Serpentine Unveils Designs For Expanded 2016 Architecture Programme
The Serpentine has unveiled the designs for its expanded Architecture Programme for 2016: the 16th annual Pavilion designed by Bjarke Ingels Group (BIG) (Copenhagen/New York) and four newly commissioned Summer Houses by Kunlé Adeyemi – NLÉ (Amsterdam/Lagos), Barkow Leibinger (Berlin/New York), Yona Friedman (Paris) and Asif Khan (London). The Summer Houses are inspired by Queen Caroline’s Temple, a classical style summer house built in 1734 and a stone’s throw from the Serpentine Gallery.
Introducing contemporary architecture to a wider audience, the Serpentine Architecture Programme presents a unique exhibition of contemporary international architecture in the built form, rather than through an exhibition of models, drawings and plans. Each of the five architects, aged between 36 and 93, have not completed a permanent structure in the UK.
The Serpentine Pavilion, designed by Bjarke Ingels Group (BIG), is an ‘unzipped wall’ that is transformed from straight line to three-dimensional space, creating a dramatic structure that by day houses a café and free family activities and by night becomes a space for the Serpentine’s acclaimed Park Nights programme of performative works by artists, writers and musicians. Kunlé Adeyemi’s Summer House is an inverse replica of Queen Caroline’s Temple - a tribute to its robust form, space and material, recomposed into a new sculptural object. Barkow Leibinger were inspired by another, now extinct, 18th Century pavilion also designed by William Kent, which rotated and offered 360 degree views of the Park. Yona Friedman’s Summer House takes the form of a modular structure that can be assembled and disassembled in different formations and builds upon the architect’s pioneering project La Ville Spatiale (Spatial City) begun in the late 1950s. Asif Khan’s design is inspired by the fact that Queen Caroline’s Temple was positioned in a way that it would allow it to catch the sunlight from The Serpentine lake.
Serpentine Galleries Director, Julia Peyton-Jones, and Co-Director, Hans Ulrich Obrist, said: “We are delighted to reveal the designs for our expanded Architecture Programme. As you can see from the architect’s renders, Bjarke Ingels has responded to the brief for a multi-purpose Pavilion with a supremely elegant structure that is both curvaceous wall and soaring spire, that will surely serve as a beacon - drawing visitors across Hyde Park and Kensington Gardens to visit the Pavilion, the Summer Houses and our major exhibitions by Alex Katz and Etel Adnan. The response to design a Summer House inspired by the 18th Century Queen Caroline’s Temple by our four international architects has been equally inspired and has produced four unique spaces for visitors to explore this summer. “
Serpentine Pavilion 2016 Designed by Bjarke Ingels Group (BIG) See Top Photo
Bjarke Ingels Group (BIG): For the Serpentine Pavilion 2016, we have attempted to design a structure that embodies multiple aspects that are often perceived as opposites: a structure that is free-form yet rigorous, modular yet sculptural, both transparent and opaque, both solid box and blob. We decided to work with one of the most basic elements of architecture: the brick wall. Rather than clay bricks or stone blocks, the wall is erected from extruded fibreglass frames stacked on top of each other. The wall is then pulled apart to form a cavity within it, to house the events of the Pavilion’s programme. This unzipping of the wall turns the line into a surface, transforming the wall into a space. A complex three-dimensional environment is created which can be explored and experienced in a variety of ways, inside and outside. At the top, the wall appears like a straight line, while the bottom, it forms a sheltered valley at the entrance of the Pavilion and an undulating hillside towards the Park.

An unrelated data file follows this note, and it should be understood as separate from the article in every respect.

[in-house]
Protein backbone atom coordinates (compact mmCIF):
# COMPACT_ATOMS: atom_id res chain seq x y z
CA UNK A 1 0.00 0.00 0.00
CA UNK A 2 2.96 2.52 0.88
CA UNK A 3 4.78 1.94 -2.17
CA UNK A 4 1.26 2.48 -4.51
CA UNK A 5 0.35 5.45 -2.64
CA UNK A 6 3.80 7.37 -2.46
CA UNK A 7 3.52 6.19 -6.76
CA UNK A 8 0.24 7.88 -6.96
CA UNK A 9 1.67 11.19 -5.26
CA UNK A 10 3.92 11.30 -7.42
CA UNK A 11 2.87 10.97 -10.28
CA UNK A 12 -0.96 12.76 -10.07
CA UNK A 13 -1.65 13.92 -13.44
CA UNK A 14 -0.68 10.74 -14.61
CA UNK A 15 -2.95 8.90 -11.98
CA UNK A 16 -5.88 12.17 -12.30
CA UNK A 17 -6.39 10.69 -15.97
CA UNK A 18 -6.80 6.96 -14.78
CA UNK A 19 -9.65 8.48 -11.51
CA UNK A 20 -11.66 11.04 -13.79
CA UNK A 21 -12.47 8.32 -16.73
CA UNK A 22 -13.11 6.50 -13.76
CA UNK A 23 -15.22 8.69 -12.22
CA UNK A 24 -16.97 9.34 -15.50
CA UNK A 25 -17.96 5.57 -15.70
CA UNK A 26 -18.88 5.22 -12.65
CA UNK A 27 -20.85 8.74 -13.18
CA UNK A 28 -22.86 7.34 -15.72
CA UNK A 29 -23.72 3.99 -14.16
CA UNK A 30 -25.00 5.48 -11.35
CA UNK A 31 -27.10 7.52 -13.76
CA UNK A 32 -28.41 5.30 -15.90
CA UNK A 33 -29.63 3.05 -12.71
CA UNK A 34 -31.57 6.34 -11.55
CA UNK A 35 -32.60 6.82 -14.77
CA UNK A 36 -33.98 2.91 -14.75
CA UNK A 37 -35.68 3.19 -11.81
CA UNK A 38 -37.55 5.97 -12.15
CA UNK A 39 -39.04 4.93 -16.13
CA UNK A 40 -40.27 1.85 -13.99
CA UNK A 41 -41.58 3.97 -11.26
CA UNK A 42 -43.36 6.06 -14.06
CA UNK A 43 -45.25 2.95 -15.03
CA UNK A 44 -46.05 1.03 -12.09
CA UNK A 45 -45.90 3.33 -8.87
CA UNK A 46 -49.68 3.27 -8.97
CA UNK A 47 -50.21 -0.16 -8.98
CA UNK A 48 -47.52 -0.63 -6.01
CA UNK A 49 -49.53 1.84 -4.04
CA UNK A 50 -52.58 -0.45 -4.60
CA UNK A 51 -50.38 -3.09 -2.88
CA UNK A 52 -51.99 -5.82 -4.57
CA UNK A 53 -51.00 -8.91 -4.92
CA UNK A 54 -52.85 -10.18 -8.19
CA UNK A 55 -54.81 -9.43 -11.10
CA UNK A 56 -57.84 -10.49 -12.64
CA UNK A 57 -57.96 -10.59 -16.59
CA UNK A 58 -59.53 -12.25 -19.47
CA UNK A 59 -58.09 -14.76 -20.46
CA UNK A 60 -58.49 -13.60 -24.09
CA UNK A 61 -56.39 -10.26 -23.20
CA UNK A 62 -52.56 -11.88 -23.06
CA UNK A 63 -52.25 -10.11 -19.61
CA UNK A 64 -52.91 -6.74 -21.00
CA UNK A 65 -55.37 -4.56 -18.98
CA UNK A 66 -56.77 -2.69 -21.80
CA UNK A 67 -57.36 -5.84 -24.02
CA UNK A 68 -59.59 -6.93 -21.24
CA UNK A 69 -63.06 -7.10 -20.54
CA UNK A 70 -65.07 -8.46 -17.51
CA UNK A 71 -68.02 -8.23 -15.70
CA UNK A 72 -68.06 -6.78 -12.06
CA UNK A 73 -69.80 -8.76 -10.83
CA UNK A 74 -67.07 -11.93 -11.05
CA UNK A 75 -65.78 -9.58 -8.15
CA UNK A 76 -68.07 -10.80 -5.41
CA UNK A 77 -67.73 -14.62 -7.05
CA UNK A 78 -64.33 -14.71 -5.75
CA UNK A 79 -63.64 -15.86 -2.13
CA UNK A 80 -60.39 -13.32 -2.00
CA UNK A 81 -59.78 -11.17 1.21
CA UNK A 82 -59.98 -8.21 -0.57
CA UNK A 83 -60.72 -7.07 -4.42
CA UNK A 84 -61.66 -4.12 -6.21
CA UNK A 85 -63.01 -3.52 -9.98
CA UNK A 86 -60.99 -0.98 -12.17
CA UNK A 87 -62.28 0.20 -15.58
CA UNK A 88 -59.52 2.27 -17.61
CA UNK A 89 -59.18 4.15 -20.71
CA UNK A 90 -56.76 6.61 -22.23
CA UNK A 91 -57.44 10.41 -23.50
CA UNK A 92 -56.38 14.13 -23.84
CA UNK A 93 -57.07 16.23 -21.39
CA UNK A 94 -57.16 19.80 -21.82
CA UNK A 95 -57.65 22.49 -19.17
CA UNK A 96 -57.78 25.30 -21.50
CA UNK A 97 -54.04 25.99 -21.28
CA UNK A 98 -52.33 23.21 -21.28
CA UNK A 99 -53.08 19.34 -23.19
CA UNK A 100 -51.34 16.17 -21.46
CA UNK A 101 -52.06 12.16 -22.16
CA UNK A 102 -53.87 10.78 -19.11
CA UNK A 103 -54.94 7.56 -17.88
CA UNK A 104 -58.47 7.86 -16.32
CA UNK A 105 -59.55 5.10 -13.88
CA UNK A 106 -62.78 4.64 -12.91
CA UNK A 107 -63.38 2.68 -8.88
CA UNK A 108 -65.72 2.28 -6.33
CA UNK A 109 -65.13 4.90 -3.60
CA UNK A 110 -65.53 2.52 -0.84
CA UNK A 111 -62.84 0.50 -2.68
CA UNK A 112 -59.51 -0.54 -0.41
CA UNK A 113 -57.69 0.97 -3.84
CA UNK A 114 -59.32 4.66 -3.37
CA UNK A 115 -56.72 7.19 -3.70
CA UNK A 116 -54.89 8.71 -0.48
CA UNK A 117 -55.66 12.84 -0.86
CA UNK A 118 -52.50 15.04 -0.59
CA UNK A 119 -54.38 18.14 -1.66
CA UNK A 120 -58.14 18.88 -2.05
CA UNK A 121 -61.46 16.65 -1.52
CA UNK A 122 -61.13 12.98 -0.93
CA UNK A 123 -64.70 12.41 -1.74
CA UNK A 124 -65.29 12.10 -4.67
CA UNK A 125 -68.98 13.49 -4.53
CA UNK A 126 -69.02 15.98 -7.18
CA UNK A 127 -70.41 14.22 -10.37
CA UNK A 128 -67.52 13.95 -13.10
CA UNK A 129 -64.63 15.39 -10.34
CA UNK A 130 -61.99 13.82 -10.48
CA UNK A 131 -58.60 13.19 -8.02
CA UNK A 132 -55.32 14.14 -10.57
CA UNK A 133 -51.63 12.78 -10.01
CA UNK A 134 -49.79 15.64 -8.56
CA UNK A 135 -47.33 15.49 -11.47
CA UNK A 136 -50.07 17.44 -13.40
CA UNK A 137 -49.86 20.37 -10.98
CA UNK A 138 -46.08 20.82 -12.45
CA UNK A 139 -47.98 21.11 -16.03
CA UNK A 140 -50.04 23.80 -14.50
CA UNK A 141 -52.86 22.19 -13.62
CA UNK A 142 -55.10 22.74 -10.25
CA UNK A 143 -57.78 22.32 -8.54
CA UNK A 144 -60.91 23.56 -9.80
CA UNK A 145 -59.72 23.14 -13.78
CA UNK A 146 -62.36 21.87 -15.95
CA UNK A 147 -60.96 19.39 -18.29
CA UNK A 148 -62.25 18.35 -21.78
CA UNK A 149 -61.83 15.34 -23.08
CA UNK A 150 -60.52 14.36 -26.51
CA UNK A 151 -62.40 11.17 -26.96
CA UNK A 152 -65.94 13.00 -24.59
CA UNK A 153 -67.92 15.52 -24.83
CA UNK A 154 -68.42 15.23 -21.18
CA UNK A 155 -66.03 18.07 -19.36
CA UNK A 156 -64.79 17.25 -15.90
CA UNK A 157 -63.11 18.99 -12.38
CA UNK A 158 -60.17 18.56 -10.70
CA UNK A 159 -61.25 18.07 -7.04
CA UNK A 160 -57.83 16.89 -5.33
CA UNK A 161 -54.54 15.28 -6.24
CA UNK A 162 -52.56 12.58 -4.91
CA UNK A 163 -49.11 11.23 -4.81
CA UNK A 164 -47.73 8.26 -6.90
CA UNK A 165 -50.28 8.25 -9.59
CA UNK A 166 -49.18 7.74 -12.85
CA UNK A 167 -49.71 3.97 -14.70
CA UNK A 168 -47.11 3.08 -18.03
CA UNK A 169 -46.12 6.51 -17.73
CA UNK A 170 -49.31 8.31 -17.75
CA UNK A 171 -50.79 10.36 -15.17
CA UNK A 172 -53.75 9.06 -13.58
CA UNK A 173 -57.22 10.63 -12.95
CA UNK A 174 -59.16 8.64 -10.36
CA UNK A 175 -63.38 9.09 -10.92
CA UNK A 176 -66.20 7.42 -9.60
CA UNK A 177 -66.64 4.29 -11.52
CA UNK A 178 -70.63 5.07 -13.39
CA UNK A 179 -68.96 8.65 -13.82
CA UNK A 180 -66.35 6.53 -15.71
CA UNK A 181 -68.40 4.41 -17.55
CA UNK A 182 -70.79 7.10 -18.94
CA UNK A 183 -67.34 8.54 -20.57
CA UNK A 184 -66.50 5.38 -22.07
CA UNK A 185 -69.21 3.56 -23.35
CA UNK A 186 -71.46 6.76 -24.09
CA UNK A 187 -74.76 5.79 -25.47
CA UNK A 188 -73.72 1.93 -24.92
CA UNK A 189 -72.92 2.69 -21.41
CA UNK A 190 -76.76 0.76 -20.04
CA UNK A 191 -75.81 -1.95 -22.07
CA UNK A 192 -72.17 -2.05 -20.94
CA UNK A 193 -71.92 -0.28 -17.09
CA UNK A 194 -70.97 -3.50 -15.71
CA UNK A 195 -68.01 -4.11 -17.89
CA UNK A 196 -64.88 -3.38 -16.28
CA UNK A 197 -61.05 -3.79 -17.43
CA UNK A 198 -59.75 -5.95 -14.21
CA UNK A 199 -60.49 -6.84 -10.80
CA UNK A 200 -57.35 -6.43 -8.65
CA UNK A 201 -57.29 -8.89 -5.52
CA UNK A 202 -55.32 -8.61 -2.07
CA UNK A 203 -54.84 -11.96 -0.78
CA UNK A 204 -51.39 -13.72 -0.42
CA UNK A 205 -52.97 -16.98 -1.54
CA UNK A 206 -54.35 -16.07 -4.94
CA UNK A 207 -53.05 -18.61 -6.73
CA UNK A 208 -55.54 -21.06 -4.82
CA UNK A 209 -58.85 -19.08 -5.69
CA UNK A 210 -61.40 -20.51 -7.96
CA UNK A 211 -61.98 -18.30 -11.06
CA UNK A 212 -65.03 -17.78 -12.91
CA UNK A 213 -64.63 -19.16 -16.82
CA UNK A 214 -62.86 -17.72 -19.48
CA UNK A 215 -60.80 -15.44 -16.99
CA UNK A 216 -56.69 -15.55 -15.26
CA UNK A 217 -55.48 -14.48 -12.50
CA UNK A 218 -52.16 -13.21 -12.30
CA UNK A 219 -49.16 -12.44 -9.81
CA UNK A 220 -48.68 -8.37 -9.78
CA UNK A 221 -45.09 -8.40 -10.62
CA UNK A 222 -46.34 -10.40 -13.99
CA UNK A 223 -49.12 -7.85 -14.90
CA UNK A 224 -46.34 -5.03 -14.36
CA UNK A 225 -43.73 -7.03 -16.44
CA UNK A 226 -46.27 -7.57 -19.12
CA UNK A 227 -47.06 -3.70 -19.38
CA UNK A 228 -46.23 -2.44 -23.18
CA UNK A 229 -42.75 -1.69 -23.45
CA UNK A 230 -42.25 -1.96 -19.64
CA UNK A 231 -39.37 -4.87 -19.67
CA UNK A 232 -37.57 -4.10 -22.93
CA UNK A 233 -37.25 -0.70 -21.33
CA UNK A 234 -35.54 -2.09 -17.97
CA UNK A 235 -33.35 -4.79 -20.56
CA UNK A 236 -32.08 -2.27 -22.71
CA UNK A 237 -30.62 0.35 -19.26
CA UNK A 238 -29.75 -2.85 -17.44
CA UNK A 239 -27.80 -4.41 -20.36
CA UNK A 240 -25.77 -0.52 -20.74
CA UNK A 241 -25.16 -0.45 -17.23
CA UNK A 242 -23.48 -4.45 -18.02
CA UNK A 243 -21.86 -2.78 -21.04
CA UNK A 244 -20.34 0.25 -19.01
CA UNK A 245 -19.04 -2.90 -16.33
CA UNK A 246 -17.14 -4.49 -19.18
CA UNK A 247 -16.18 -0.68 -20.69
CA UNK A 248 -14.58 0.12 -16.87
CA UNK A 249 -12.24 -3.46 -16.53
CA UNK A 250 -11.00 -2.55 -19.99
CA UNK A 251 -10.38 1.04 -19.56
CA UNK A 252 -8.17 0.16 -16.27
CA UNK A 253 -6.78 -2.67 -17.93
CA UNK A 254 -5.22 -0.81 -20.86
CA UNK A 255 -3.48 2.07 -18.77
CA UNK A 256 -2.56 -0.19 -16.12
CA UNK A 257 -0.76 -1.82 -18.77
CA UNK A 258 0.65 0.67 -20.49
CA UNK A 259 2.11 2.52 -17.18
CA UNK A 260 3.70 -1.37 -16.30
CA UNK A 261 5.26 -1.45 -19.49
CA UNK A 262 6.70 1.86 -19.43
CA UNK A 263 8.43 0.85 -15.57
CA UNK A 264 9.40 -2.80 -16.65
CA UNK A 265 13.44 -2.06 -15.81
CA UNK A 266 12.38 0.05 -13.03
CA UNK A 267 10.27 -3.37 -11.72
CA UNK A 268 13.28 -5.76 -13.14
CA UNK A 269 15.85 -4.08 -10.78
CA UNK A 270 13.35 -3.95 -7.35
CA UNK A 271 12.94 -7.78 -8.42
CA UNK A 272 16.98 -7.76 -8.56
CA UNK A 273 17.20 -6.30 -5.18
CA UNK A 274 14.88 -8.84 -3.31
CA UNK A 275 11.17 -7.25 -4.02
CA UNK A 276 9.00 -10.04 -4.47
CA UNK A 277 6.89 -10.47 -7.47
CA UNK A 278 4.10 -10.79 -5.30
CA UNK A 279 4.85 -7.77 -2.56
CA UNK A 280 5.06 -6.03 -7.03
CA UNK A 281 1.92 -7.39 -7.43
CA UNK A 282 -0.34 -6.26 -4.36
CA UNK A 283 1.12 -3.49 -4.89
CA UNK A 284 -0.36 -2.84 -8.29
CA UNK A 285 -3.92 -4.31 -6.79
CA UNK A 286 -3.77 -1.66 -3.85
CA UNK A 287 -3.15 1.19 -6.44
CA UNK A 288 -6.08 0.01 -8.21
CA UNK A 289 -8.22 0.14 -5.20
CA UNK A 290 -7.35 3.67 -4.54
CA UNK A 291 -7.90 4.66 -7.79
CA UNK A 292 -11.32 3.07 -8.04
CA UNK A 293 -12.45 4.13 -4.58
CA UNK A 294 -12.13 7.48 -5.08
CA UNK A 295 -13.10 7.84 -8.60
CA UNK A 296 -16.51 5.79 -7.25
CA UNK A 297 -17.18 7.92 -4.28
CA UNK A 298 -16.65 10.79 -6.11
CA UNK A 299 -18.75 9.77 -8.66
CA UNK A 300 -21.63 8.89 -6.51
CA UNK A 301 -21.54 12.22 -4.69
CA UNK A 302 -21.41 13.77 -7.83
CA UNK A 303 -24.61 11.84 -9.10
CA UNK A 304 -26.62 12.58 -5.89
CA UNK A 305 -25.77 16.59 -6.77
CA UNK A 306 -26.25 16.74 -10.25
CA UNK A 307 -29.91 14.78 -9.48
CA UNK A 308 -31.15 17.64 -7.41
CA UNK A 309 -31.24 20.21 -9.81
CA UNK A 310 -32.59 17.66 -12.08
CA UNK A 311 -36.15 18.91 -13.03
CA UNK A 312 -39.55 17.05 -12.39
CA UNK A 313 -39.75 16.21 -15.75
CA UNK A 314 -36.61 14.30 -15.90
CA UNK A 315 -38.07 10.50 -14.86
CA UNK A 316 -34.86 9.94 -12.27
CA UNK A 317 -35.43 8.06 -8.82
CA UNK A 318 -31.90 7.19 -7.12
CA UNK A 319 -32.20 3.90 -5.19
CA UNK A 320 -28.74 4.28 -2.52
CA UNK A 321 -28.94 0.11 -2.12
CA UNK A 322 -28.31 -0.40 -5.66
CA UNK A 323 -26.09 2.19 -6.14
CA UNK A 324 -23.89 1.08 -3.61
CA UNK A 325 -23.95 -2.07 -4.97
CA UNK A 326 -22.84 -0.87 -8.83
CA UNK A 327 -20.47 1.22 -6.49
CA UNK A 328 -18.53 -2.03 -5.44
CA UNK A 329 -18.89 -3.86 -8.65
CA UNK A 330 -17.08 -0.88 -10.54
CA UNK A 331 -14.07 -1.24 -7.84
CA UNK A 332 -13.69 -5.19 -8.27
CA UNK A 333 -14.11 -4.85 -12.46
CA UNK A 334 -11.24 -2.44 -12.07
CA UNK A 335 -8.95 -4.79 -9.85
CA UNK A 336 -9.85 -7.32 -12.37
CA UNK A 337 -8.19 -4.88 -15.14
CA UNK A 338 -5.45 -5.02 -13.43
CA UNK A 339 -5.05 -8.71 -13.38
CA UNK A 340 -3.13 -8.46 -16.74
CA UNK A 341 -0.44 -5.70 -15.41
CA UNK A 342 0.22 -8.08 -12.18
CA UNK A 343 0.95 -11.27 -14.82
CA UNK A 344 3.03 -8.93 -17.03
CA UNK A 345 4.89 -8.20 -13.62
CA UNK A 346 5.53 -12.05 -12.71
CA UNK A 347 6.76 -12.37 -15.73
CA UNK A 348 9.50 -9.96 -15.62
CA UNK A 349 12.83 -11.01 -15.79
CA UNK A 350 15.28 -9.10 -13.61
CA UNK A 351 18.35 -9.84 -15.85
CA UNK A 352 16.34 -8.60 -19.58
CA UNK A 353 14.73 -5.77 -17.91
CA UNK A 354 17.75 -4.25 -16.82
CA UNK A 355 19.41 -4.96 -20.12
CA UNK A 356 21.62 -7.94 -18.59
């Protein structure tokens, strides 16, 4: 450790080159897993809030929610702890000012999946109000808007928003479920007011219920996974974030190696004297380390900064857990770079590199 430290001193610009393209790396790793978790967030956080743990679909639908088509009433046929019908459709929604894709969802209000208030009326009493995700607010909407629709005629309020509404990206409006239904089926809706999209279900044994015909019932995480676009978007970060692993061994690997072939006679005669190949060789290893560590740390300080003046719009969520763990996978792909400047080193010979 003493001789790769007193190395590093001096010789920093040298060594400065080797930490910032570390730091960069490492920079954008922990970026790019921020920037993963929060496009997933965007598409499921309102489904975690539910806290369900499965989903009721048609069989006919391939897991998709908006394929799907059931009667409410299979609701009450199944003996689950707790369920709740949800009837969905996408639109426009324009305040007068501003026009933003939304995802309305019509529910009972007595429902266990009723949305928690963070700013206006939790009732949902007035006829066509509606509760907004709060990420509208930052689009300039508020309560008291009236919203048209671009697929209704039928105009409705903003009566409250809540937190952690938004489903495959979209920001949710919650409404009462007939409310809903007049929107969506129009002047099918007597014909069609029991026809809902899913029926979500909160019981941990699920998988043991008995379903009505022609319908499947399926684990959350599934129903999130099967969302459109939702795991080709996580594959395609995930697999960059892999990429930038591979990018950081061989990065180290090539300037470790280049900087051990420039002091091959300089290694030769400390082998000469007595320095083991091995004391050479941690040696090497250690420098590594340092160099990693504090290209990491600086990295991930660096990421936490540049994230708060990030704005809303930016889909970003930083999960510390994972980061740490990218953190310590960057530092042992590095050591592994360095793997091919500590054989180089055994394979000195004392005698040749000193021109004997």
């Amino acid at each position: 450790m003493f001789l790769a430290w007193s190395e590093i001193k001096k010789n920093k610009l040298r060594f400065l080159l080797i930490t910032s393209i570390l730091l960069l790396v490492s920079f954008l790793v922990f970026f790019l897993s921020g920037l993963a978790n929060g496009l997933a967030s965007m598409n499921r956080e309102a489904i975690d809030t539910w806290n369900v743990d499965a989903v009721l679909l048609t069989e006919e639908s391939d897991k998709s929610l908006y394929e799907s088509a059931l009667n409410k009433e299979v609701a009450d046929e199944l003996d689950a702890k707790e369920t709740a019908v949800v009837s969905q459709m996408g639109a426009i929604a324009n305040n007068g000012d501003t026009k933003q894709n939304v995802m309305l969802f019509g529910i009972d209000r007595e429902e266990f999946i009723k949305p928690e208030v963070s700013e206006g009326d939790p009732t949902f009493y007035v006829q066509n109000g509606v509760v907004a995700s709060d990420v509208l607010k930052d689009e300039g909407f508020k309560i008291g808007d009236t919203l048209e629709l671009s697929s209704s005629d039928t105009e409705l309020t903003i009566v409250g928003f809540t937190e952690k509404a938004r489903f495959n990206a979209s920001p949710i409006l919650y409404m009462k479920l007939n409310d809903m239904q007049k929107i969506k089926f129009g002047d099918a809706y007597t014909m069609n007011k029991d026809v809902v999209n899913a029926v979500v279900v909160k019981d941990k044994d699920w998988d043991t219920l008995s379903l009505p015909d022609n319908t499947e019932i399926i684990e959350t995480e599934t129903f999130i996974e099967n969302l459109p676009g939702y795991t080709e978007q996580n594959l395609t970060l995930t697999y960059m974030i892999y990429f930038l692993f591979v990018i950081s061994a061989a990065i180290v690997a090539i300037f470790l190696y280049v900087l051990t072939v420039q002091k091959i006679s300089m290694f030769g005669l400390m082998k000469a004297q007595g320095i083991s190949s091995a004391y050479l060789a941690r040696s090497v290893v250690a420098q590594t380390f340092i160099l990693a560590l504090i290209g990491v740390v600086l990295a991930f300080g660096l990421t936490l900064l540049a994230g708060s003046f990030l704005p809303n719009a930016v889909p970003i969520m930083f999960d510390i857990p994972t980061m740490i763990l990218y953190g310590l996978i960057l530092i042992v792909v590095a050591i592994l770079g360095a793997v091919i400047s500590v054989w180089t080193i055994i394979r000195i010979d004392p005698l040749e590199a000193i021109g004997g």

Serpentine Summer Houses 2016
Kunlé Adeyemi – NLÉ: With a play on architecture, our design aims to fulfil the simple primary purpose of a Summer House: a space for shelter and relaxation. The design is based on projecting an inverse replica of the historic Queen Caroline’s Temple – a tribute to its robust form, space and material, recomposed into a bold new sculptural object. By rotating the Temple’s interior void space, we expose the structure’s neo-classical plan, proportions and architectural form. Using prefabricated building blocks assembled from sandstone similar to the ones used in building the Temple, our abstracted forms come together to create a room, a doorway and a window for people to interact with the building, the environment and with one another. By locating the Temple in the proximity of the trees, we offer an extension of the space into the landscape, providing shaded areas in their canopies and in the shadows generated by the object. The carved out void, soft interior and fragmented furniture blocks create comfortable spaces for people to eat, rest or play – in and around the house - all through the summer season.